The artist as a vessel for community vision. Creative placemaking differs from most mainstream traditional art in that partners work toward a vision or goal that is led by the community, rather than solely the vision of an artist. Think about artists like doctors; there are both specialists and general practitioners, and it is ideal to work with a general practitioner who will customize their approach to your place.
It is an iterative process that may require more time. Creative placemaking places artistic practices and local cultures at the nexus of helping communities create better places. Like most of the time when you’re trying to solve a new problem or meet a goal, it is non-linear and subject to change. While securing a public artist through a traditional process is relatively cut and dry, creative placemaking partners do a lot of brainstorming, testing and learning along the way. Because of this, it’s important to start small and assess risks.
A sampling of other complimentary definitions of creative placemaking by partner organizations include the following:
“Creative placemaking is when artists, arts organizations, and community development practitioners deliberately integrate arts and culture into community revitalization work – placing arts at the table with land-use, transportation, economic development, education, housing, infrastructure, and public safety strategies.National Endowment for the Arts
“Creative Placemaking is the intentional integration of arts, culture, and community-engaged design strategies into the process of equitable community planning and development. It’s about artists, culture-bearers, and designers acting as allies to creatively address challenges and opportunities. It’s about these artists and all of the allies together contributing to community-defined social, physical, and economic outcomes and honoring a sense of place. Retrieved from www.artplaceamerica.org/about/introduction.ArtPlace America
“Creative Placemaking…elevates arts, culture and community-engaged design as central elements of community development and planning. Creative Placemaking can involve many approaches. Its core function, however, is elevating the unique attributes of a place through the voices of its residents. If we involve artists and culture bearers to rethink the concept of community development, we are able to create a new perspective that embodies the culture and voices of the people who live there. This approach can contribute to enhanced pathways for people with low incomes to lead self-determined, healthy lives and to contribute to more just outcomes. However, it must take aim – in an explicit, nuanced and multifaceted way – at the structural inequalities of systems, policies and practices that are embedded in all dimensions of community life. Creative Placemaking provides an intentional way to advance toward equity and justice.Kresge Foundation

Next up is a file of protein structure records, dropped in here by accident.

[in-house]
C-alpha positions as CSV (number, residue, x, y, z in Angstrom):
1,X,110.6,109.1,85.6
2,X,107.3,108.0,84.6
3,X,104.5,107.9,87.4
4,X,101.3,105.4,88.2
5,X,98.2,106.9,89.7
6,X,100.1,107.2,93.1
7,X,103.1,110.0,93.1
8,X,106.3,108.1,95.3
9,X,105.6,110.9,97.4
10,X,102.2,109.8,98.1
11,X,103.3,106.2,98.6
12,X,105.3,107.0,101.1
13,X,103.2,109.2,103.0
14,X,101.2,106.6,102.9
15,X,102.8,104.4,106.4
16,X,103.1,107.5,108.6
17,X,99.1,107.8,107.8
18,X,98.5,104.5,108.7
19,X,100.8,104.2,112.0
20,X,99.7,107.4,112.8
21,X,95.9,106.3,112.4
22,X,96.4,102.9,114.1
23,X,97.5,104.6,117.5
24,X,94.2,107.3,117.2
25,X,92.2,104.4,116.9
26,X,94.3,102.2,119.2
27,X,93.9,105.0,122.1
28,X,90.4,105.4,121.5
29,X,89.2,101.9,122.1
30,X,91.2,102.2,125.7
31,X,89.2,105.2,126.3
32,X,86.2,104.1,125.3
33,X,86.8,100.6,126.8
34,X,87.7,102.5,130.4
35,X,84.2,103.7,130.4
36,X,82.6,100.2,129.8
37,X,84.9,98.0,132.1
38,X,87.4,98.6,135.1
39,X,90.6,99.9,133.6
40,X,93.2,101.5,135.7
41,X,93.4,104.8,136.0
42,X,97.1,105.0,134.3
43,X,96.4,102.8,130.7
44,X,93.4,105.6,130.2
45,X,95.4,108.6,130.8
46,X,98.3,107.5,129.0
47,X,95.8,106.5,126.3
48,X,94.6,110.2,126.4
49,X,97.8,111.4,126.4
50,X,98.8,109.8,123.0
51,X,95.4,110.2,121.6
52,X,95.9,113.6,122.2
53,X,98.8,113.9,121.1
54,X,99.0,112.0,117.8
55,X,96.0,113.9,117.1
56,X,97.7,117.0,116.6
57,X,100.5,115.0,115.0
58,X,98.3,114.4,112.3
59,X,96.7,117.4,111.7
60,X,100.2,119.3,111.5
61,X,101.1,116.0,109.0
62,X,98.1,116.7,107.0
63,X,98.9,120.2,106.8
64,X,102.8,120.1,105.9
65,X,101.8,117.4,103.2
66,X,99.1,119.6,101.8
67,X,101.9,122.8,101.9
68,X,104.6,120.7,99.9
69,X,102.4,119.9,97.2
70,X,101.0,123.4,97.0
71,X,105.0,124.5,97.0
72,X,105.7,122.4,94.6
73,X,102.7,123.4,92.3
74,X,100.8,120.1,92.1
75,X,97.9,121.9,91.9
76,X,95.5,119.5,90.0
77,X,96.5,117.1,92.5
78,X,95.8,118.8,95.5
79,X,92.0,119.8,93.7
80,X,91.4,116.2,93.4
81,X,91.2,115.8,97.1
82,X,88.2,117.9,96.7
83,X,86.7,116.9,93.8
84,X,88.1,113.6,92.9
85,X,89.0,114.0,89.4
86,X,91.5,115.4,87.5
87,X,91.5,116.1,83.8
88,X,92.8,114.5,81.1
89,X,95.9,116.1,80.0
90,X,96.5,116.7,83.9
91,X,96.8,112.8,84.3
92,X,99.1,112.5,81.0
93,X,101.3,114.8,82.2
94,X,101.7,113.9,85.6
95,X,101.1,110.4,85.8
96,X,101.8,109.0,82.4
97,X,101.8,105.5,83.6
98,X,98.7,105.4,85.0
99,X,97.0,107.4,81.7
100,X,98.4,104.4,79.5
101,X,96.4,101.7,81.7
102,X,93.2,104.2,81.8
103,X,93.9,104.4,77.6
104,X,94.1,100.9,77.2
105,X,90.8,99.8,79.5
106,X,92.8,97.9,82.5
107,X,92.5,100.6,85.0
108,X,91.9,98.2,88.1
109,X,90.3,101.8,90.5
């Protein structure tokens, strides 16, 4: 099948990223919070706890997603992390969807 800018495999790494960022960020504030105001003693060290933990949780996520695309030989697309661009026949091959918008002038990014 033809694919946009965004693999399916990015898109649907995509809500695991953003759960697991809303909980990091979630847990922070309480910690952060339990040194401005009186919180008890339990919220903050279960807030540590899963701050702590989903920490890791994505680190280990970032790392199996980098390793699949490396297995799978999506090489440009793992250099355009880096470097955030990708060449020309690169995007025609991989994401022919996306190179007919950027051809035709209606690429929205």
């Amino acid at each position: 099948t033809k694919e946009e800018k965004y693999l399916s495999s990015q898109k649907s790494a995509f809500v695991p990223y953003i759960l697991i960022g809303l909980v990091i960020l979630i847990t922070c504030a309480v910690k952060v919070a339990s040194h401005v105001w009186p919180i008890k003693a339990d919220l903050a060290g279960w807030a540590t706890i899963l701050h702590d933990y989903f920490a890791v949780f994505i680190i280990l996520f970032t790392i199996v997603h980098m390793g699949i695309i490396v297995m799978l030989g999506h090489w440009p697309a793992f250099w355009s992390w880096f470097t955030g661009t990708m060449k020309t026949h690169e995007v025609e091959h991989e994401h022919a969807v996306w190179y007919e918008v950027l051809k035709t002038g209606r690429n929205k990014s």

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- Our definition comes from The Scenic Route: Getting Started with Creative Placemaking and Transportation, our original 2016 guide to creative placemaking. A sampling of other complimentary definitions of creative placemaking by partner organizations can be found at the bottom of this page.
- For more on the structural problems with representation and providing culturally-specific solutions to these disparities, read these two resources: The Great Recession and the Decline of the Black Middle Class, by Valerie Wilson and the Economic Policy Institute. (2014, May 9). And a from the Transportation Equity Caucus. (n.d.)